I will say that it is just a tad creepy that this guy's hair abducts the little girl. But it's also just a storybook, right?
You may think you know the story of the "Three Little Pigs and the Big Bad Wolf"--but only one person knows the real story. And that person is A. Wolf...moreYou may think you know the story of the "Three Little Pigs and the Big Bad Wolf"--but only one person knows the real story. And that person is A. Wolf. His tale starts with a birthday cake for his dear old granny, a bad head cold and a bad reputation. The rest (as they say) is history.
This is the tale of what happened to the three little pigs, from the wolf's point of view. It's funny how the wolf tries to appeal to the readers' sympathies, as he describes how he's simply been misunderstood all these years! At long last, the viewer has a chance to look past the biased press and (undoubtedly) stacked juries to hear the true story from the lips of Mr. Alexander T. Wolf himself.
"The True Story of the 3 Little Pigs" would be a great read aloud and could be used as a wonderful example of compare and contrast lesson when used in conjunction with the original fairy tale.
Title The True Story of the Three Little Pigs by A. Wolf Author Jon Scieszka, Lane Smith Reviewed By Purplycookie(less)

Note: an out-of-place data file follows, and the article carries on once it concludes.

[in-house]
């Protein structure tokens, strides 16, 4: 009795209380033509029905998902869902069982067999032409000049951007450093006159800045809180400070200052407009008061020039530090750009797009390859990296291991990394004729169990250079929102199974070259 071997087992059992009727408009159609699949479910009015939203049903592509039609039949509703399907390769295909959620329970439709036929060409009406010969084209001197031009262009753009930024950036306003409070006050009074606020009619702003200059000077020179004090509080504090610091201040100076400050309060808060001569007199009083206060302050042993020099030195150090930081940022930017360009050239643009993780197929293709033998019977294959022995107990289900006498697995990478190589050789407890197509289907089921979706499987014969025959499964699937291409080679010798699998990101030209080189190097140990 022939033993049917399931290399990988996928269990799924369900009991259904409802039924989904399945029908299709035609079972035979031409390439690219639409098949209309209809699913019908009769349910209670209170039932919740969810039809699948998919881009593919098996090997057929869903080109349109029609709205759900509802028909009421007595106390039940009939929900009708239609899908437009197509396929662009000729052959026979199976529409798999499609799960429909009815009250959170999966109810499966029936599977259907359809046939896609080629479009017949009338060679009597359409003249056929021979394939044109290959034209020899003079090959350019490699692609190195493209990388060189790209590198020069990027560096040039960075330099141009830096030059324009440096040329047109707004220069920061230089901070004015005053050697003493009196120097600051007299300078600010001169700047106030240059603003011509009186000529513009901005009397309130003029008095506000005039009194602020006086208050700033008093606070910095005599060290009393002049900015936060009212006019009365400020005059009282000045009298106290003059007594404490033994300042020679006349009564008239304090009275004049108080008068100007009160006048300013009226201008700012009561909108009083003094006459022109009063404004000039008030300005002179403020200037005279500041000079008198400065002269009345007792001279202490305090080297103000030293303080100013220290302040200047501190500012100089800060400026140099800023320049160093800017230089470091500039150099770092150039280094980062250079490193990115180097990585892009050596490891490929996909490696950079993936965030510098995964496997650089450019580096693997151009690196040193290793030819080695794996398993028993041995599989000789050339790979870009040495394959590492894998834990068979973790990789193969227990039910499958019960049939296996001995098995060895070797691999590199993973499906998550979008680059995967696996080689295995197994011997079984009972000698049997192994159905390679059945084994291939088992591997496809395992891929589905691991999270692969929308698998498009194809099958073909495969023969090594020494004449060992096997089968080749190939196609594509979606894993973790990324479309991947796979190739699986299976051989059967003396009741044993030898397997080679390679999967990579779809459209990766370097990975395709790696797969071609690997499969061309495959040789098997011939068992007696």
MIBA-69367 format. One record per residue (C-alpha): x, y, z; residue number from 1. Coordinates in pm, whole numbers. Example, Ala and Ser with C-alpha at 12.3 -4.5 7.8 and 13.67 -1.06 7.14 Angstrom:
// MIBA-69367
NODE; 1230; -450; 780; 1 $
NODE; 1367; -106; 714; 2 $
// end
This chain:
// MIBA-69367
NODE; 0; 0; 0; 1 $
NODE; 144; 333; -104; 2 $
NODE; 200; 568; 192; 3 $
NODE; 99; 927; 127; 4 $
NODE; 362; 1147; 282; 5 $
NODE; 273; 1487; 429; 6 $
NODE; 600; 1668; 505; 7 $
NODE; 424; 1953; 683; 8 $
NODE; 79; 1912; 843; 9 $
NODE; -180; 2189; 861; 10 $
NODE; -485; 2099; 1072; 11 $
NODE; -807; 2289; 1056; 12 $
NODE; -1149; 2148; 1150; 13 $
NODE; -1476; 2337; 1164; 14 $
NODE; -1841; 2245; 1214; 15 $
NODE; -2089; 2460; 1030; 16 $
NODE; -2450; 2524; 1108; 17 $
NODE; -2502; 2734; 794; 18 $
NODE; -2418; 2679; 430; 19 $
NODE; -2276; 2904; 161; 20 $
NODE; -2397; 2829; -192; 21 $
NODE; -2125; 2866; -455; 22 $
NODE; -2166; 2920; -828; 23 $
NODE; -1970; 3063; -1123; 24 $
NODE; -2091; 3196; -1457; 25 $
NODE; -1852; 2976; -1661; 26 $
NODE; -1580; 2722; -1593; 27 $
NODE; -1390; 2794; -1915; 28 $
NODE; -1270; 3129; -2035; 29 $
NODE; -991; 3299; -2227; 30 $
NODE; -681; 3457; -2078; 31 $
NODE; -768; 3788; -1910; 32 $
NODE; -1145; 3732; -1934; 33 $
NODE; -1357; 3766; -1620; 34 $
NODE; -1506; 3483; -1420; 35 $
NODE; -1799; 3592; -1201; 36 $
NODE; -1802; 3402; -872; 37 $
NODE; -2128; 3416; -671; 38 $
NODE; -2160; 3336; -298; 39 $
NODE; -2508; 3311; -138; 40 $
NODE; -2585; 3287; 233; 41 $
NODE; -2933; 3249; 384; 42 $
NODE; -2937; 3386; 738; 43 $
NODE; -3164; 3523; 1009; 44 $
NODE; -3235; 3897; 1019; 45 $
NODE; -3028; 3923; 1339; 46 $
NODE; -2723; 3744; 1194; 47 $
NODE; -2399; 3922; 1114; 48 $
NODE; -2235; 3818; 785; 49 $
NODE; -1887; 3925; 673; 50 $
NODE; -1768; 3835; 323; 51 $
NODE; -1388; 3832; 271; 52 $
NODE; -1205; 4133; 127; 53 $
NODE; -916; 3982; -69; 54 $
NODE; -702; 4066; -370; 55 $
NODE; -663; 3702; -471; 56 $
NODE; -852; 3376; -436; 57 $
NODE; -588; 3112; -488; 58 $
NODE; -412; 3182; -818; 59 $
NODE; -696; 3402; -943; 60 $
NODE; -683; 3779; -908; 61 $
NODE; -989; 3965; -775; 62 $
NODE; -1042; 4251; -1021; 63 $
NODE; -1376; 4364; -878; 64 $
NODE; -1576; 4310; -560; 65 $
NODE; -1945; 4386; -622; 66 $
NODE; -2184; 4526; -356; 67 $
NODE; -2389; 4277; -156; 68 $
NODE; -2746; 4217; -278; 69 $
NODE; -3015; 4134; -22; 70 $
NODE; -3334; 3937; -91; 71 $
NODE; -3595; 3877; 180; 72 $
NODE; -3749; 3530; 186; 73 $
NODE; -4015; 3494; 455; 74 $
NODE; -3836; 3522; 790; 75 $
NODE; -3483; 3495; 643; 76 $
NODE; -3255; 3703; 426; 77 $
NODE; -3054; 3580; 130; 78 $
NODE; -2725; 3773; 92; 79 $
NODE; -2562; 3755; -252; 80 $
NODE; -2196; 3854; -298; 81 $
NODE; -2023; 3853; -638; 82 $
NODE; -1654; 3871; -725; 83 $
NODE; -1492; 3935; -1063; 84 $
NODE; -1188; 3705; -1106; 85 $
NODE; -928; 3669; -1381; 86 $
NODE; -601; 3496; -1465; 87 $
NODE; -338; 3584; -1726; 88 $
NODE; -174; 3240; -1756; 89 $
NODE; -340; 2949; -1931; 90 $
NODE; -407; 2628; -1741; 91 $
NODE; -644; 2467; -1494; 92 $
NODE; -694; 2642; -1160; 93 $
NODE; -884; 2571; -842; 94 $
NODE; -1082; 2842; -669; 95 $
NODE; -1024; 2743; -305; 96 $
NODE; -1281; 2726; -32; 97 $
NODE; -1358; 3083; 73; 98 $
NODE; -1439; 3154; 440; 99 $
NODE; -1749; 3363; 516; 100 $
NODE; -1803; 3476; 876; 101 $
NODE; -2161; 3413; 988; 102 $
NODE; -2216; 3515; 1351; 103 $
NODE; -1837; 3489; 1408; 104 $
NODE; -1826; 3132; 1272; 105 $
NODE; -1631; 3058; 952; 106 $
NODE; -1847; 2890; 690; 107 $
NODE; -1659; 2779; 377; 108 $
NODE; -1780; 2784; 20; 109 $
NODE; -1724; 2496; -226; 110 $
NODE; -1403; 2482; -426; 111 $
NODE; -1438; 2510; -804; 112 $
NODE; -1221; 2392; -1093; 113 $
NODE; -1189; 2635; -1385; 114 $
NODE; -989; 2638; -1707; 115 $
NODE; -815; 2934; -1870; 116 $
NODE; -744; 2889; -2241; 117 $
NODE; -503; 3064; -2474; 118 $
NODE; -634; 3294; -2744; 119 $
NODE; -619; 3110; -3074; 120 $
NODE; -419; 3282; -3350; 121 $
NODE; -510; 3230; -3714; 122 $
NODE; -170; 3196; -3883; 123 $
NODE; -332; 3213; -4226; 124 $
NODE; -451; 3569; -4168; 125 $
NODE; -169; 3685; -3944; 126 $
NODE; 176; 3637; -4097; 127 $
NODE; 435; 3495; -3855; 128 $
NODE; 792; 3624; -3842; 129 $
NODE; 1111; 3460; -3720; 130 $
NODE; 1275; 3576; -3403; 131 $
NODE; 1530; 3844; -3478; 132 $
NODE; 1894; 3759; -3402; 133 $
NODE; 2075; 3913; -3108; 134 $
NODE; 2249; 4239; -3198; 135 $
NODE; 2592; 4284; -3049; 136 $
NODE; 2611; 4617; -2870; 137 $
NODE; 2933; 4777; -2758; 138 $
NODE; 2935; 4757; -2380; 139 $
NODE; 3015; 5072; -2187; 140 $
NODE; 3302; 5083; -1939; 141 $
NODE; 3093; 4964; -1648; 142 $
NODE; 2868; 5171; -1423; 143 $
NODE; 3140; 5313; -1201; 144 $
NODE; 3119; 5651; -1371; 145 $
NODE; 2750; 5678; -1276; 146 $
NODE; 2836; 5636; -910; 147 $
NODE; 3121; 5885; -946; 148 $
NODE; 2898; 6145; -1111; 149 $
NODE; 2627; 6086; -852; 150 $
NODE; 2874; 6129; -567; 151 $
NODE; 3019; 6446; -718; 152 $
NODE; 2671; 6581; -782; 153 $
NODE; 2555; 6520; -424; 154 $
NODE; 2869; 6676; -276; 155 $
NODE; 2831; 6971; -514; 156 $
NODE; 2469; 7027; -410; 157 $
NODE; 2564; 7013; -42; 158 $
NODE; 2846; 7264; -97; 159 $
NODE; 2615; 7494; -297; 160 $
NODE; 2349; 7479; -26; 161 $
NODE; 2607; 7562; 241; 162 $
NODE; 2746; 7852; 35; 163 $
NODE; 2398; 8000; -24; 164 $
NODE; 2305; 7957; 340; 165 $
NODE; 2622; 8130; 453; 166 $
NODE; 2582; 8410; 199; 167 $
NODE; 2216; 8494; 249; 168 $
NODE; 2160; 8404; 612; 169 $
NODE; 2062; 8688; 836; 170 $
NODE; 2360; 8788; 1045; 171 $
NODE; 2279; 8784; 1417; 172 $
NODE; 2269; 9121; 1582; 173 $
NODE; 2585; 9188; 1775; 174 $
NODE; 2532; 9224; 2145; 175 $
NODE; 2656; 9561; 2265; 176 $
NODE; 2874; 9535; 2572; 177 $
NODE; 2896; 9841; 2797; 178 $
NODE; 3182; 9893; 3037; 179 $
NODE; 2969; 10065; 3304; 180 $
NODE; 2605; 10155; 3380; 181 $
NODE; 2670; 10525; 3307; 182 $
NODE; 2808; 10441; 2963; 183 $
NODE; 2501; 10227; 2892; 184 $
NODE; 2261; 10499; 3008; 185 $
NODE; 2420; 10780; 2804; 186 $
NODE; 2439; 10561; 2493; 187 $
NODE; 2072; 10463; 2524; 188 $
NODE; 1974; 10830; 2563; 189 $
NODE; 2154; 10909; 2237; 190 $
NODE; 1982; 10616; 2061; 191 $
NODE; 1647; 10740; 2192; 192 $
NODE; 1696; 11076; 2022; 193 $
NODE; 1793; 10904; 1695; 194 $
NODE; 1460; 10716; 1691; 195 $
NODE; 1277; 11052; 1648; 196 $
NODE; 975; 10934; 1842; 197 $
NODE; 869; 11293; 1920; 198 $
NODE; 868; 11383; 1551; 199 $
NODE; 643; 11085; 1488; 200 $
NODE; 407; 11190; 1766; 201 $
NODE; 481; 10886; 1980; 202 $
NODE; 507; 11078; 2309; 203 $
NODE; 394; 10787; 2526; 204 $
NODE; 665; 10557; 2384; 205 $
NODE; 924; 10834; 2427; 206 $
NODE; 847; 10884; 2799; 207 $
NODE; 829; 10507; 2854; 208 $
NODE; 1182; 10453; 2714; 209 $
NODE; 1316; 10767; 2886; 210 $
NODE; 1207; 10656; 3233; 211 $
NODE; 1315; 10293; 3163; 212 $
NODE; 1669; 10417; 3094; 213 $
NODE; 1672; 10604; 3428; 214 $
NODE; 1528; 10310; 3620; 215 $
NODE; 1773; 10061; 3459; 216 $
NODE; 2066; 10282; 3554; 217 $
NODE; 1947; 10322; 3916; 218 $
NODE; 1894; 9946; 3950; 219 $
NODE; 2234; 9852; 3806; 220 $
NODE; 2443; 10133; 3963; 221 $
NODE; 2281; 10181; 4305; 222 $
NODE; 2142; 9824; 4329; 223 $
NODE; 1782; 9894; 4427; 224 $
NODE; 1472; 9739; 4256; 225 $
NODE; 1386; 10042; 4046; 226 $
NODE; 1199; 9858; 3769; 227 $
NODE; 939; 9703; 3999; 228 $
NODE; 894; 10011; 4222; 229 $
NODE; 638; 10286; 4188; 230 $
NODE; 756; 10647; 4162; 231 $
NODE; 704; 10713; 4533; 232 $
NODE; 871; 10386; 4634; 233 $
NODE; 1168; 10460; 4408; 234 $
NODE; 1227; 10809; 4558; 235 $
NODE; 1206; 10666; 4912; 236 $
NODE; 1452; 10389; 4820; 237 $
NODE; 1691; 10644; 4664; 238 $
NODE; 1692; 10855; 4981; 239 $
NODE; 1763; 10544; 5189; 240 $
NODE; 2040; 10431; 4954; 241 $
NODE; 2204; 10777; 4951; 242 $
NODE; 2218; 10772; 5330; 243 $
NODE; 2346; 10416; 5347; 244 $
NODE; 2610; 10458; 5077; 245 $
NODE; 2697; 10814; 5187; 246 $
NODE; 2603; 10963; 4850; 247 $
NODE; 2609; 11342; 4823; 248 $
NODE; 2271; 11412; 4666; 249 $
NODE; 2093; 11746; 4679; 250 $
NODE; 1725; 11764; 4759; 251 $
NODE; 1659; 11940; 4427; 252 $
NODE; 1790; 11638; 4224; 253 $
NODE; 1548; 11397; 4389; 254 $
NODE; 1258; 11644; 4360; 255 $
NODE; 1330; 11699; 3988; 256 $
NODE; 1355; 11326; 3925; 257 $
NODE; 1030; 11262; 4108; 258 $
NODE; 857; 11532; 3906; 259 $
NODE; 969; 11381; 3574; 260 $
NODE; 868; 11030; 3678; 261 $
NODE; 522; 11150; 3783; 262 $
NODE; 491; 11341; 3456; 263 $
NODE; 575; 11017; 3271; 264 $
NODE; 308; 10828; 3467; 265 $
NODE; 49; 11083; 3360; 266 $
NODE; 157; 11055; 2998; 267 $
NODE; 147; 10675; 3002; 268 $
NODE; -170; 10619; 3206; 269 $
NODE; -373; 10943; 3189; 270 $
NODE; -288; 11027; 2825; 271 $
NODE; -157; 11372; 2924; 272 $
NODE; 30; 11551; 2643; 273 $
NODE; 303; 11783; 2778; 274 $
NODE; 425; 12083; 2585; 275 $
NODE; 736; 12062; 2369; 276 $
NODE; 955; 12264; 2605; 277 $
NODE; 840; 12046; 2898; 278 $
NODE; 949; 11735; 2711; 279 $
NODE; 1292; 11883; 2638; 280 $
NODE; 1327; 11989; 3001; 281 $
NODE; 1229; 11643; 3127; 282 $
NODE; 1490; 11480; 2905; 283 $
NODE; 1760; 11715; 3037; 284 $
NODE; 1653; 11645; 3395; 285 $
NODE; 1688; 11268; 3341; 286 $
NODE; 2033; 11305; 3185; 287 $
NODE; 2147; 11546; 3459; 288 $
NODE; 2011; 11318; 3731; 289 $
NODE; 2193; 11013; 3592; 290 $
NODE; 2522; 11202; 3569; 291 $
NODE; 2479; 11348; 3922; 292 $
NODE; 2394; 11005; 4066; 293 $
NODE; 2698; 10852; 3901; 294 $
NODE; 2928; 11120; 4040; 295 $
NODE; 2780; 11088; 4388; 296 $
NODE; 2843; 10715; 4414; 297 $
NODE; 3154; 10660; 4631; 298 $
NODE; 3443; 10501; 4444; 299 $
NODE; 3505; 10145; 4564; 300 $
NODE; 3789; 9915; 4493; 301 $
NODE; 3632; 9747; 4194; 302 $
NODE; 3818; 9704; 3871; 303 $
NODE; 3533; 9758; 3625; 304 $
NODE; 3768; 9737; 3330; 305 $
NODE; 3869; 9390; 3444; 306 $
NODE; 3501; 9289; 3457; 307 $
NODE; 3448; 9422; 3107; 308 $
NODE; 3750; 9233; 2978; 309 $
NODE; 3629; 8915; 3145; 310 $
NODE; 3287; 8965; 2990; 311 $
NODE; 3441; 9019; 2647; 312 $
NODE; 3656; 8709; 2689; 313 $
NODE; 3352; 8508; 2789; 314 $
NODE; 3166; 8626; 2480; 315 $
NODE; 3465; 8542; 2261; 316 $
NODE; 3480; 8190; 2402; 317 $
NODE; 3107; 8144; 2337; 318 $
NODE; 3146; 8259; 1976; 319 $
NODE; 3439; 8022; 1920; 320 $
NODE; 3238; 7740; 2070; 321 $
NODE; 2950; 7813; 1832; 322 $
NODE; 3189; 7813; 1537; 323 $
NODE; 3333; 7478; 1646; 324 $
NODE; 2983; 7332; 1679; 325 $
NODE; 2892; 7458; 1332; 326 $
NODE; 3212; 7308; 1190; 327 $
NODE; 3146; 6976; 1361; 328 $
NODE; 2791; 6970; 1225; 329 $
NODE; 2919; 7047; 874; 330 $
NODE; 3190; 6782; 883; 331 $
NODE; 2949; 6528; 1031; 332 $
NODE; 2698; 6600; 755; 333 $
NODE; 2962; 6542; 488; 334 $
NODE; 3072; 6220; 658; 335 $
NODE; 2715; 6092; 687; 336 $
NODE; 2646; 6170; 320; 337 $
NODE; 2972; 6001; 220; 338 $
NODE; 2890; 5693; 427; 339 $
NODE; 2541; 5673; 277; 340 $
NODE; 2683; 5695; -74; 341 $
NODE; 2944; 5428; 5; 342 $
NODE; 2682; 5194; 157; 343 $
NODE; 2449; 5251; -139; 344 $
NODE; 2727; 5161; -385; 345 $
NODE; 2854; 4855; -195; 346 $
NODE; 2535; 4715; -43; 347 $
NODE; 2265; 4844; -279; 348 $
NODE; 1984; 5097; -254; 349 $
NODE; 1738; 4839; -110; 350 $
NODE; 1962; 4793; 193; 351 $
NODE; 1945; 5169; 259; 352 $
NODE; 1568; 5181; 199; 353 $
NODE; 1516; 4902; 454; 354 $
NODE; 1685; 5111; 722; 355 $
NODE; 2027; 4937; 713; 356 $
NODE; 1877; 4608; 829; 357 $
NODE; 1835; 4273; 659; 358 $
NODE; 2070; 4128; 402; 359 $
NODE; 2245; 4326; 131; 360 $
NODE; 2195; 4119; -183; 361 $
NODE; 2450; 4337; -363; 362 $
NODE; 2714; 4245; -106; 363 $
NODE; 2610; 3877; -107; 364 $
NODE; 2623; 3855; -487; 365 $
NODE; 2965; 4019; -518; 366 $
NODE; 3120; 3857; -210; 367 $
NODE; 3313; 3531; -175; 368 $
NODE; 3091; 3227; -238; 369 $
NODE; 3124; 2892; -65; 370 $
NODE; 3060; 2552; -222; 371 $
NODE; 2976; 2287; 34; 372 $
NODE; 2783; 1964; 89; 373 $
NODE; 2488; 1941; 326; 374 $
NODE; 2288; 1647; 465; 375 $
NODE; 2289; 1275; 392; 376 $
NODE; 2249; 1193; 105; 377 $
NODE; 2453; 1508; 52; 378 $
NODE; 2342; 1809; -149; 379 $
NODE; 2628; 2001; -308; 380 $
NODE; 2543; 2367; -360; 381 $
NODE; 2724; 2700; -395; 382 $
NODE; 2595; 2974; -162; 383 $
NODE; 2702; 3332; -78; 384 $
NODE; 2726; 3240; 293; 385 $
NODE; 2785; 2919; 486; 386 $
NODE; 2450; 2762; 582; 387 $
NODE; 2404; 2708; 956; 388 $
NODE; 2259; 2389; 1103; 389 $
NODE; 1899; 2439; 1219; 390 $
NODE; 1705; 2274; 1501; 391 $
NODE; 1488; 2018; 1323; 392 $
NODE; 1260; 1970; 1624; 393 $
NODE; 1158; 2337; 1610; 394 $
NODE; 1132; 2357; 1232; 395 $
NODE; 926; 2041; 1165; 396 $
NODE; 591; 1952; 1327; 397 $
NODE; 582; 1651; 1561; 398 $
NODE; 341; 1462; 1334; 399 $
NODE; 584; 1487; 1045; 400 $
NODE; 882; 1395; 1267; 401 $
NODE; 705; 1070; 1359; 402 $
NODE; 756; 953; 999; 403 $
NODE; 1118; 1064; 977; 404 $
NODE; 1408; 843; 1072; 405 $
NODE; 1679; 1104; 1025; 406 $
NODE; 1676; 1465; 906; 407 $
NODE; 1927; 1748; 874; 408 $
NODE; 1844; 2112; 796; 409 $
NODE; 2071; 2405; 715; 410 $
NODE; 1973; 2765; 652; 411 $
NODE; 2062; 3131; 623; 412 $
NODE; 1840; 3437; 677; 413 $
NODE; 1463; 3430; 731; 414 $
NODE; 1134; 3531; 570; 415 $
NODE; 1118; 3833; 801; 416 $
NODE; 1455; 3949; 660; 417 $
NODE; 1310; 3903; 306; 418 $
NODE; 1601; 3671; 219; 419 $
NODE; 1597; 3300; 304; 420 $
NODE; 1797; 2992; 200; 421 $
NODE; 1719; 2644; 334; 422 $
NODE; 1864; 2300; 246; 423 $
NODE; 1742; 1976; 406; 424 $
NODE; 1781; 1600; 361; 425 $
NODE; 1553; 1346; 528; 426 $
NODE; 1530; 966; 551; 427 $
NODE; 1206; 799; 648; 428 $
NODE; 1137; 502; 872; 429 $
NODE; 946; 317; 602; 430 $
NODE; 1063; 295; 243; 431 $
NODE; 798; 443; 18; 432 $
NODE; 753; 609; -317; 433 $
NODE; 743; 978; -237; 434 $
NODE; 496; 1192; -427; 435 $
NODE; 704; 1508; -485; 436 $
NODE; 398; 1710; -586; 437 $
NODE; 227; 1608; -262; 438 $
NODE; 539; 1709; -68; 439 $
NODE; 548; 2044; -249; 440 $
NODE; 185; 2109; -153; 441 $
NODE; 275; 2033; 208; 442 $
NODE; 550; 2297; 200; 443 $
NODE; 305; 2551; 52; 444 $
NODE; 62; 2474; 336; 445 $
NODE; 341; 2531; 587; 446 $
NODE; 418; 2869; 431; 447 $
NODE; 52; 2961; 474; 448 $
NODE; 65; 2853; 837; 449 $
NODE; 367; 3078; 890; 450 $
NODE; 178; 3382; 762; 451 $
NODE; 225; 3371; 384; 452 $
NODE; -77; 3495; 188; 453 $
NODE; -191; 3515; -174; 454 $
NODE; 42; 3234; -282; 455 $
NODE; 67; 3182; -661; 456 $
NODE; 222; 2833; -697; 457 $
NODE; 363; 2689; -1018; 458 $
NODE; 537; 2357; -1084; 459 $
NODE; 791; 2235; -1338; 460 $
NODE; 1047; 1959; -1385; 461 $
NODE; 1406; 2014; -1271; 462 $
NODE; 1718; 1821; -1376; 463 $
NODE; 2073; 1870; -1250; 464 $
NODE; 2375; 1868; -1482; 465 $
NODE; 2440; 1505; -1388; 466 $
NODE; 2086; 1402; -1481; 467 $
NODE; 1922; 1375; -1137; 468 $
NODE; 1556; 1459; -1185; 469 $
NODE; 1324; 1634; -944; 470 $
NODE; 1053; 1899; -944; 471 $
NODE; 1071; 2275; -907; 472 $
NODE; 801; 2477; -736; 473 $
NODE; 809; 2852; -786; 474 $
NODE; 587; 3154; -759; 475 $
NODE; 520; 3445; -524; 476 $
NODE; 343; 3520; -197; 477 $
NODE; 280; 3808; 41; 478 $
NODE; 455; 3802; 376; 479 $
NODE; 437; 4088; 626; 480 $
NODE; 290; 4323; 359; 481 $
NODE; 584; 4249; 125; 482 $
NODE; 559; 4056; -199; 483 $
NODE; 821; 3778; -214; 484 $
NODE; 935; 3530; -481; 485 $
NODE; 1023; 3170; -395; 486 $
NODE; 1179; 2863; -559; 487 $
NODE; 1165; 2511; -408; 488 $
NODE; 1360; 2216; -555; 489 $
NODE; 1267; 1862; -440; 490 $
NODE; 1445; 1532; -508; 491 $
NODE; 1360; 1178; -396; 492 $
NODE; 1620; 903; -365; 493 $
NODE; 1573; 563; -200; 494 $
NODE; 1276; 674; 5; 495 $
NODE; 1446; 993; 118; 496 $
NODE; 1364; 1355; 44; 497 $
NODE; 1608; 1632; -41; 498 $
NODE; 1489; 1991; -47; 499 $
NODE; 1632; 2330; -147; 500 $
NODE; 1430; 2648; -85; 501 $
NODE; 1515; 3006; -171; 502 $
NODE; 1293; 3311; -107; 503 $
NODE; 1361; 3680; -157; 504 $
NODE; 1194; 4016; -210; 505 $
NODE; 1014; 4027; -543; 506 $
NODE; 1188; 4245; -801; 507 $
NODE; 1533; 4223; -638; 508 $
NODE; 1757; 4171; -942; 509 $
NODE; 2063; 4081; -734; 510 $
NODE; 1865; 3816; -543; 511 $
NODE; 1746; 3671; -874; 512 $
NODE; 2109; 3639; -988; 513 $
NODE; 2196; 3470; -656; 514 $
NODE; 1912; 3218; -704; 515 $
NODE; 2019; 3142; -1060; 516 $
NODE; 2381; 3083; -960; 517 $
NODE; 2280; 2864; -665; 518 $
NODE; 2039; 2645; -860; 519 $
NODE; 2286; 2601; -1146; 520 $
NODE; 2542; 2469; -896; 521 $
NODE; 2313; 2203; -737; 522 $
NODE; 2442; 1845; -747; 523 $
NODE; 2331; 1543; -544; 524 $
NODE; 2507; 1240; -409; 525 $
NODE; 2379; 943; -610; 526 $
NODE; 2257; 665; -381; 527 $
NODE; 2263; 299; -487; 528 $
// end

Kasza gives us a marvelous story that will remain a classic from here on in. She gives us rising and falling action, a prot...more"Just a thought Mr. Fox..."
Kasza gives us a marvelous story that will remain a classic from here on in. She gives us rising and falling action, a protagonist who belies his seeming innocence at the start of the tale, plenty of spoonfuls of humor, and a twist ending that no one sees coming. I read this book aloud to a group of third-graders to my grade 7 students and they all adored it. Everyone does, it seems.
Set against white backgrounds, the lively illustrations enhance the humorous and witty text. The fox's facial expressions clearly reflect his range of emotions, as he goes from sheer elation to pure exhaustion. He is as gullible and endearing as the pig is sly and charming. A good choice for story-hours as well as one-on-one readings. A little gem that children and adults alike would appreciate.
Title My Lucky Day Author Keiko Kasza Reviewed By Purplycookie(less)
This clever little book is a delight for both children and adults. Dahl takes the oh-so-familiar nursery rhymes you're used to--Cinderella, Little Red...moreThis clever little book is a delight for both children and adults. Dahl takes the oh-so-familiar nursery rhymes you're used to--Cinderella, Little Red Riding Hood, Snow White, Goldilocks, Jack and the Beanstalk, Three Little Pigs--and turns them upside down and inside out.
I think Dahl was specially creative in this little book twisting and turning classical children tales into salacious, hilariously funny rhythms that you can read over and over again and still manage a chuckle here and there.